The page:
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November 7, 2016
By Yosan Alemu, Wheaton North
For weeks, Native Americans all across the United States have gathered in North Dakota to protest what they call “the last indignity of a history filled with extermination and exploitation.” Members of the Standing Rock Sioux tribe see the pipeline as a major environmental and cultural threat.
In an L.A. Times news report published in August 2016, this protest began after Energy Transfer Partners secured the majority of its permits for the pipeline, both federal and state. The $3.7 billion project, spearheaded by Dakota Access, consists of a 1,170 mile pipeline that could potentially carry more than 570,000 barrels of Bakken crude oil from North Dakota to Illinois. In a recent story covered by CNN, the construction on a section of the pipeline would sink beneath the Missouri River, leaving risk for future water contamination. The construction has been halted under orders from the sheriff of Morton County, Kyle Kirchmeier. In a statement given by Kirchmeier, more than thirty protesters were arrested in recent weeks, thus creating safety concerns.
The possibility of an oil spill is within the frames of reality. In 2013, a Tesoro Logistics pipeline in North Dakota broke open and spilled 865,000 gallons of oil onto a farm. In 2010, an Enbridge Energy pipeline dumped more than 843,000 gallons of oil into the Kalamazoo River in Michigan, resulting in a cleanup that lasted years and cost more than a billion dollars, according to InsideClimate News. ProPublica, in a 2012 examination of pipeline safety, reported that more than half of the country’s pipelines were at least fifty years old. Critics cited old pipelines and lack of federal oversight as factors that put the environment at risk.
As stated in a September 2016 MIC article, lawyers from Earthjustice are representing the Standing Rock Sioux in a legal effort to stop construction of the pipeline. The Army Corps of Engineers (USACE), which approved the Dakota Access project, is under accusations of violating the National Historic Preservation Act. Earthjustice claims The USACE did not conduct a more stringent environmental review, thus giving the Energy Transfer Partners the upperhand in construction. Although there is a legal battle in the works, physical confrontations along the frontlines of the protest have run rampant.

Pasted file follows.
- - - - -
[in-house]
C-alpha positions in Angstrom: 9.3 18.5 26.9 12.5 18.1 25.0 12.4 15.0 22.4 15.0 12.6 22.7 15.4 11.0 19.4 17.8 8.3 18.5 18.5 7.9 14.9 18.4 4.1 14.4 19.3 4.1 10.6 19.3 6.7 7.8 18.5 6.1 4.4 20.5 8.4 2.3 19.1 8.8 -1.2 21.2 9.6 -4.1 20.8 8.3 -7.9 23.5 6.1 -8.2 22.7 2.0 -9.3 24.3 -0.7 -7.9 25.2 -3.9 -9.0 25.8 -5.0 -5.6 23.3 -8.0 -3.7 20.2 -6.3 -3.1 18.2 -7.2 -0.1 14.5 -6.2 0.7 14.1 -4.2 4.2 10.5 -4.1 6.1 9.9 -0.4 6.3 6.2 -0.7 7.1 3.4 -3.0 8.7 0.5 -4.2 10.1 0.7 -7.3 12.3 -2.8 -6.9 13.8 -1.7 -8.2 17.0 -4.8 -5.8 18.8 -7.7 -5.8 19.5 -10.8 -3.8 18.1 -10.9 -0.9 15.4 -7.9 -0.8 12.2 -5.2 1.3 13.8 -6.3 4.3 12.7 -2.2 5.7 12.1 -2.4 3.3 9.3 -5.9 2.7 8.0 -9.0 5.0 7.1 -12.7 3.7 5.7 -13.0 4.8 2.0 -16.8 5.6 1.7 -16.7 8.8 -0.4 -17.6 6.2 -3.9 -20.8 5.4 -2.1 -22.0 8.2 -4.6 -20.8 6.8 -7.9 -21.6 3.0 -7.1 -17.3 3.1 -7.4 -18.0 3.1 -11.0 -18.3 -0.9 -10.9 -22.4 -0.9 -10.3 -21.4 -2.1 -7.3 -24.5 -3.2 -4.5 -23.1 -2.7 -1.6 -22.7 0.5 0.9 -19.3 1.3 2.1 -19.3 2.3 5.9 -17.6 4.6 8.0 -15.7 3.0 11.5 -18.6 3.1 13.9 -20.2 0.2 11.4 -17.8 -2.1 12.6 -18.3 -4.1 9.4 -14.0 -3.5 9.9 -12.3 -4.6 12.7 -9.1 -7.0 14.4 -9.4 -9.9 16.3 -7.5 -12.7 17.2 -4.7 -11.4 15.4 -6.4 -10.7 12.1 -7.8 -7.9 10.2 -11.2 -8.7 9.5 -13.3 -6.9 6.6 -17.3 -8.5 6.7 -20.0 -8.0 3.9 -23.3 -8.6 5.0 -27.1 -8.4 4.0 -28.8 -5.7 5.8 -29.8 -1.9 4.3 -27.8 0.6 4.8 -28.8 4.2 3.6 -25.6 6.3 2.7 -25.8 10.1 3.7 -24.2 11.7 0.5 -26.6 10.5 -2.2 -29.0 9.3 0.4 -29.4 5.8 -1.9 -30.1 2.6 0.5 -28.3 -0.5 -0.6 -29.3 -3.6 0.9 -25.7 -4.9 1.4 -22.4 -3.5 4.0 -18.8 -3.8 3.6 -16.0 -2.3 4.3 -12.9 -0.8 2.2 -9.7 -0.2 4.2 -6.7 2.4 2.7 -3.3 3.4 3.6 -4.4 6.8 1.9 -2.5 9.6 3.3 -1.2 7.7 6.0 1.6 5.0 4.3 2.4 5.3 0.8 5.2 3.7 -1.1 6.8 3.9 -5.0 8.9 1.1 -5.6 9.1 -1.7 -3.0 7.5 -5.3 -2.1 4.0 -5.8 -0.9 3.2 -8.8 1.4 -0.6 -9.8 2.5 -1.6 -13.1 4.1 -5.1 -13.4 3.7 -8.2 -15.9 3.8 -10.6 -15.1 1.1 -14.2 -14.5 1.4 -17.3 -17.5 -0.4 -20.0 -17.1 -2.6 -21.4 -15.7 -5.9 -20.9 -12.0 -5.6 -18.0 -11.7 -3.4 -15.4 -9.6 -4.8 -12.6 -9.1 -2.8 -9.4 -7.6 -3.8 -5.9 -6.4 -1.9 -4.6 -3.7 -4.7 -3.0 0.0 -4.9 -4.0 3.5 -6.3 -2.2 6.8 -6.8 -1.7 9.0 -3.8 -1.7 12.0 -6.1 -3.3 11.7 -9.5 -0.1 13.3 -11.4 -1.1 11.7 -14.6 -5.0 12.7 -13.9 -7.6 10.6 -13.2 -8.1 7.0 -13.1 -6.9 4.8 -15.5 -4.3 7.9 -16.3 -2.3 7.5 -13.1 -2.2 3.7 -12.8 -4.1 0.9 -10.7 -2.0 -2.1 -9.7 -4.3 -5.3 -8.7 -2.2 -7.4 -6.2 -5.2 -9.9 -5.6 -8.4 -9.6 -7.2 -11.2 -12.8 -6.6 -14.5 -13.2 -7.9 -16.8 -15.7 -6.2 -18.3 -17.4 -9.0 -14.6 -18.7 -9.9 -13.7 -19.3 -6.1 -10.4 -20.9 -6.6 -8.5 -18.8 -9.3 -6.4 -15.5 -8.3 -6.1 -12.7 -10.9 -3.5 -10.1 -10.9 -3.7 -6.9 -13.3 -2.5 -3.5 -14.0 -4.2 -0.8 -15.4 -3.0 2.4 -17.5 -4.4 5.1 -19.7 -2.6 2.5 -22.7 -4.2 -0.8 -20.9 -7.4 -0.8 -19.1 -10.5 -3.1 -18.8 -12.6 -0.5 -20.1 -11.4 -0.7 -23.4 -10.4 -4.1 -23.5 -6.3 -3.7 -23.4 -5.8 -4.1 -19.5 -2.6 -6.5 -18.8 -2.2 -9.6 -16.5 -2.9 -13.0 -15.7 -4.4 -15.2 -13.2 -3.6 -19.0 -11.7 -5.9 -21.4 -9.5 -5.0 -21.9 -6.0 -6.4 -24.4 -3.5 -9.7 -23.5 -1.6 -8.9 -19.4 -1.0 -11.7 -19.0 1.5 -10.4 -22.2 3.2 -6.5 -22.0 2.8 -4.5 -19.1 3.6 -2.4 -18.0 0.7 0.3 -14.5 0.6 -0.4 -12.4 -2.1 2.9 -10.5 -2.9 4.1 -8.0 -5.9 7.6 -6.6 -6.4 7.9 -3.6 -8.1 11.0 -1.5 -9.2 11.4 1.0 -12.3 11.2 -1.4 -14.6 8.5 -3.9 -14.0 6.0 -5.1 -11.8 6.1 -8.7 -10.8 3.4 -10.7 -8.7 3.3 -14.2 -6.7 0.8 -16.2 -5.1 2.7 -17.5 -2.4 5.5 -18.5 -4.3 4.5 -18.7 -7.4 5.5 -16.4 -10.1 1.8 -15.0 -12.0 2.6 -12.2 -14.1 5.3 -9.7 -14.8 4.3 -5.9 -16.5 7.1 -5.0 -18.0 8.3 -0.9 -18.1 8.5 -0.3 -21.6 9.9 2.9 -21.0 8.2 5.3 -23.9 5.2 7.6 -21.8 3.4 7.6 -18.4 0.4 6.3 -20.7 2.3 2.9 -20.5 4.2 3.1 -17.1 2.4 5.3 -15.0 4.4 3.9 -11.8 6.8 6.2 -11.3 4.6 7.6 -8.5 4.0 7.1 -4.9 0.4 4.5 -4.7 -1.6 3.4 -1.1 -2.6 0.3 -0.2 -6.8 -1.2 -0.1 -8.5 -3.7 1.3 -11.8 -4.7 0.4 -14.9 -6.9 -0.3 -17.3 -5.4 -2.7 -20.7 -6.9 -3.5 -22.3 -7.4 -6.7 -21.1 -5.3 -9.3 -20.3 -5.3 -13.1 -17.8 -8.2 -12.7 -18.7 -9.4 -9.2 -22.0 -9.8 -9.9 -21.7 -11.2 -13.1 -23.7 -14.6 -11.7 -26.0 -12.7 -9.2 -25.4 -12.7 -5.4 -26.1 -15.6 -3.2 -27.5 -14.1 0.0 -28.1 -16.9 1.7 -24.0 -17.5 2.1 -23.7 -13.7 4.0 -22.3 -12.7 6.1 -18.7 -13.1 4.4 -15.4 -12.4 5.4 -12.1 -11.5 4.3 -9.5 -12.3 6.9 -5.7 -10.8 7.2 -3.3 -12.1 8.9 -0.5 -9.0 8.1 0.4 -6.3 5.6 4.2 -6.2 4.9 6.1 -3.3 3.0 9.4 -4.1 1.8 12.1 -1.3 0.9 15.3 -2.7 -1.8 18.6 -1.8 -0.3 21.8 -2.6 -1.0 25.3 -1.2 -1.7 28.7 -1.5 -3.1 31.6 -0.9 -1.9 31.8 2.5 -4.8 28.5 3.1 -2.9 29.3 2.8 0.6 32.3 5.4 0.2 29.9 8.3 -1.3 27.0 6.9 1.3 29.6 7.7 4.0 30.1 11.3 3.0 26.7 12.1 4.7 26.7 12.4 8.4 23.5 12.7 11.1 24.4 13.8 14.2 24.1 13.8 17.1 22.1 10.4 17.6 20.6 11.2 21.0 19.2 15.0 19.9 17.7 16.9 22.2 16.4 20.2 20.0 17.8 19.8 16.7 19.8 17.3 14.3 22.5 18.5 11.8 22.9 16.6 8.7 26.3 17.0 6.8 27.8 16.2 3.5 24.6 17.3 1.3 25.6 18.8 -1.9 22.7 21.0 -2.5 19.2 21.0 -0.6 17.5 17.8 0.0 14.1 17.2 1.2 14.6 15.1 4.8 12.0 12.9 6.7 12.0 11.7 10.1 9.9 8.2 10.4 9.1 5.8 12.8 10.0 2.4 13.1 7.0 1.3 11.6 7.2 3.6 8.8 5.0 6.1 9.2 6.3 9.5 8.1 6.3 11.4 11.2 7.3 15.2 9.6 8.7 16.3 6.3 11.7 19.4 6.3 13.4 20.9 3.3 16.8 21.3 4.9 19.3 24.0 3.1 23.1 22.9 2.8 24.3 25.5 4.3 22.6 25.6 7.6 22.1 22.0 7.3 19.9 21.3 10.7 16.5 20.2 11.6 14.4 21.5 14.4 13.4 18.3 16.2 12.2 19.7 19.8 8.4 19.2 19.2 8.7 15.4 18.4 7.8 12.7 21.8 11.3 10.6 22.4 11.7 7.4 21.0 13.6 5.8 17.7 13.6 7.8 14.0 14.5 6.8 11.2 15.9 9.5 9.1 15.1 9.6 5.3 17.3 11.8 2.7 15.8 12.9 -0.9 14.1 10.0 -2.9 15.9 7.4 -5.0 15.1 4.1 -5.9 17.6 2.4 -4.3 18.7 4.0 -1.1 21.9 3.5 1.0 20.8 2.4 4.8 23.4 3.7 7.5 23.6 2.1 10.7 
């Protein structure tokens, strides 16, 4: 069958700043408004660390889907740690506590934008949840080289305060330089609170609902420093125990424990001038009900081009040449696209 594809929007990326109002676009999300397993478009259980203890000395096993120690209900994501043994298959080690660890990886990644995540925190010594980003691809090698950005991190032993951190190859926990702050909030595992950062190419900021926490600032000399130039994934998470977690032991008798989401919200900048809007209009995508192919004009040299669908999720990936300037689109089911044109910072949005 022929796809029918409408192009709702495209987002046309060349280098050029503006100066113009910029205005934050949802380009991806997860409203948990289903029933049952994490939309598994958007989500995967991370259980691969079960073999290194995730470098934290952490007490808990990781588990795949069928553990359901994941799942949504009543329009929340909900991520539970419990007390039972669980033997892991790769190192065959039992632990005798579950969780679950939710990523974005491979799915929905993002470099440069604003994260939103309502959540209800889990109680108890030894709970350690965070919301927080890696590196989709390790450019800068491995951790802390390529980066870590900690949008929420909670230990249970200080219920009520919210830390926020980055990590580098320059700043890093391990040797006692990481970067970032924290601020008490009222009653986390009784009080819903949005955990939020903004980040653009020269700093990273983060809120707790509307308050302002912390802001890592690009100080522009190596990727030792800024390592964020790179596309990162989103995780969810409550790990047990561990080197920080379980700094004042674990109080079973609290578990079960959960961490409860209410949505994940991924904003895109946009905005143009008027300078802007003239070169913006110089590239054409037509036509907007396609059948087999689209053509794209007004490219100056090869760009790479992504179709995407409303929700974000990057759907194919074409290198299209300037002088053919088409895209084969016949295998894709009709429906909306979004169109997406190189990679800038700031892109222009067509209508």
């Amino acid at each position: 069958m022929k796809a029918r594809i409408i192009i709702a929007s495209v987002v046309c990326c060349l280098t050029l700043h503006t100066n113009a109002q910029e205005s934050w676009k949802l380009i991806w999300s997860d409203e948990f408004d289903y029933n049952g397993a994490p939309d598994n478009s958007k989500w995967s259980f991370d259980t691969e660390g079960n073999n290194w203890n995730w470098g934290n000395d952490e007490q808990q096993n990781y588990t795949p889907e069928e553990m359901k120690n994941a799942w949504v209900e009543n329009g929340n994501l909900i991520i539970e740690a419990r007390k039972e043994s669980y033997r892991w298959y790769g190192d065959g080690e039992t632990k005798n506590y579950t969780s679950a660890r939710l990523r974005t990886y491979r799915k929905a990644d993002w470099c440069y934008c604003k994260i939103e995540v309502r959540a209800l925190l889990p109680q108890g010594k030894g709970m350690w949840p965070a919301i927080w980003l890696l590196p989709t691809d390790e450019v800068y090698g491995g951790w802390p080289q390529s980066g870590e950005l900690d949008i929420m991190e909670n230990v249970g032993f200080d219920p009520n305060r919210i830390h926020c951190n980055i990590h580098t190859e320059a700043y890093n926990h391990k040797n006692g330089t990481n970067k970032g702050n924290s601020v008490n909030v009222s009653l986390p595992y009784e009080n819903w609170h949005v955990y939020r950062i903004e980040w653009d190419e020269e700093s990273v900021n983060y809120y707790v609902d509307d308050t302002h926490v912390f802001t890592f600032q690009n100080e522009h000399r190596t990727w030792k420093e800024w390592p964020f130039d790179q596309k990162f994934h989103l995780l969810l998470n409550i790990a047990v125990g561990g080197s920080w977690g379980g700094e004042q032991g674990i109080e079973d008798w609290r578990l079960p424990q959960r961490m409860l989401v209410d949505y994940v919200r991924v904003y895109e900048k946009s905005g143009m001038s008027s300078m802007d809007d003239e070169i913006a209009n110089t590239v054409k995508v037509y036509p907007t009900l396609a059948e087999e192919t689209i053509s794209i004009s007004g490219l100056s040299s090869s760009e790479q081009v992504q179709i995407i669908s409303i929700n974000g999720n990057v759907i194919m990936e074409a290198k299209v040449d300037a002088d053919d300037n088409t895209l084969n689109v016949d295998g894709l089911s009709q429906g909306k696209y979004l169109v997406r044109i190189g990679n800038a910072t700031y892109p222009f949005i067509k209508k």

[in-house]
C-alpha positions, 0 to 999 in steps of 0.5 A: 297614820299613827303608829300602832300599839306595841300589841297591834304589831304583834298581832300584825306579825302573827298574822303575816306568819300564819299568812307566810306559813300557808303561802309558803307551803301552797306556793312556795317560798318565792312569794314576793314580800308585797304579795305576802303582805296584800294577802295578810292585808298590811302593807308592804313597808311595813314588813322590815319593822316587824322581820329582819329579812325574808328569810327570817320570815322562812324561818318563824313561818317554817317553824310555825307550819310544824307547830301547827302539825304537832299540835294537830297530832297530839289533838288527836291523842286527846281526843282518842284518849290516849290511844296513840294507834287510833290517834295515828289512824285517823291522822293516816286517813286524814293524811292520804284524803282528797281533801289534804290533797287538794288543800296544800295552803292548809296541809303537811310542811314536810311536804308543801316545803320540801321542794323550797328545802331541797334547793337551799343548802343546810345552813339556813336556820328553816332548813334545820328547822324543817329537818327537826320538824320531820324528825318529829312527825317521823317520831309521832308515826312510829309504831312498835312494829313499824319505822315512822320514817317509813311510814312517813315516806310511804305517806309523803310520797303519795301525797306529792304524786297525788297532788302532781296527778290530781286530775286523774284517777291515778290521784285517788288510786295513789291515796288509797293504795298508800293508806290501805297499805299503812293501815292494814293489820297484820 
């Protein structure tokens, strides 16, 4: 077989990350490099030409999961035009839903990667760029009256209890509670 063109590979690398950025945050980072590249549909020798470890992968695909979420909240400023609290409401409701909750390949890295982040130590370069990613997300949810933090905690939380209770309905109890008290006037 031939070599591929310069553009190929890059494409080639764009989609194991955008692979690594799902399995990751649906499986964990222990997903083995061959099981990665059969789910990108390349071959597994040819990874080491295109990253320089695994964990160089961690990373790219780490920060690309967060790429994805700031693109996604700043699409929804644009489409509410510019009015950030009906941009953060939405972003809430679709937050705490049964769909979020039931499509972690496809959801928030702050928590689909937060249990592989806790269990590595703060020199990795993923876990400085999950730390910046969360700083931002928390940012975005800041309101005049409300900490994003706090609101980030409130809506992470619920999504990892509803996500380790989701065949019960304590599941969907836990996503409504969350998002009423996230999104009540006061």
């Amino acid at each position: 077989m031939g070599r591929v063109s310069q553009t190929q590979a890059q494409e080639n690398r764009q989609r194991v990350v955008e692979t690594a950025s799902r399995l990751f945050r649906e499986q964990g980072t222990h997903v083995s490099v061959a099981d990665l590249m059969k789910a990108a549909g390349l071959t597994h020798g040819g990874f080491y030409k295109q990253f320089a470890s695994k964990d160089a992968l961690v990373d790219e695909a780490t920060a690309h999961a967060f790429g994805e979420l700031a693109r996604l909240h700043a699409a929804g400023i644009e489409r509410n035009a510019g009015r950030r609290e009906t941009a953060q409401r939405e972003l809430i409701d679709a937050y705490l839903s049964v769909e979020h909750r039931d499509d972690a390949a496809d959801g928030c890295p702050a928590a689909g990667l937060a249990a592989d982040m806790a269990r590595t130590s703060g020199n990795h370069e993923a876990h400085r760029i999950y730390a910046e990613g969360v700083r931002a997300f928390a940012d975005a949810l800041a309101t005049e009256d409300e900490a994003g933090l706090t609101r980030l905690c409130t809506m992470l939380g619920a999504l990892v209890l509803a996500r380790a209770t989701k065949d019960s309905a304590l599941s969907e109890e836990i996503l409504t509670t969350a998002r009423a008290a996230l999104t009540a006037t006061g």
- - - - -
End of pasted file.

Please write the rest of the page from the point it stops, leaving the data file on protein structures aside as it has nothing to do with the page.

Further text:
In the halls of Wheaton North, a handful of individuals are aware of the Dakota Access crisis. Isabella Petti, senior, states, “Native Americans have every right to their land; it isn’t fair that corporations have the ability to profit off their land through unjust measures.”
Kathryn Wolf, a biology and AP Environmental Science teacher at Wheaton North also provides her insight on the matter. She states, “Corporations such as [the] Energy Transfer Partners must find alternative energy sources in order to preserve our environment. Not only is there a possibility for an oil spill in the future, continuous fracking also poses as a risk to our earth.” Wolf goes on to mention that sustainability is our only option for the future.
On September 9th, according to The Atlantic, the Obama administration made a surprise announcement by halting the construction on the pipeline. This victory came after what seemed to be a defeat, according to the onsite protesters. Although the protesters deemed the decision as a victory, five trade unions are pushing President Obama to move forward with the pipeline, claiming the delay threatens the livelihood of its members, as stated in The Hill. However, the once thought triumph quickly turned to anguish when the actions of the Obama administration did not halt the overall construction of the pipeline. In response to the corporate advances, Natives and other protestors have in even greater numbers, sending a powerful message to Washington D.C.
As tensions between the protesters and the Dakota Access Pipeline have increased, police force has risen has well. According to numerous Twitter posts found within the “#NoDAPL” hashtag, on-the-scene reporters and protesters alike have documented the unnecessary, brutal force brought forth by local police and the National Guard. According to AJ+, protesters have endured rubber bullets, mace, and unjustified arrests–including Hollywood stars such as Shailene Woodley.
Dave Archambault, the chairman of the Standing Rock Sioux, puts in a few last words on the Dakota Access Pipeline: “Every time there’s a project of this magnitude, so the nation can benefit, there’s a cost. The cost is born by tribal nations.” As Archambault’s words echo through the hearts of protesters and activists, they continue to work diligently, hoping to save their home.
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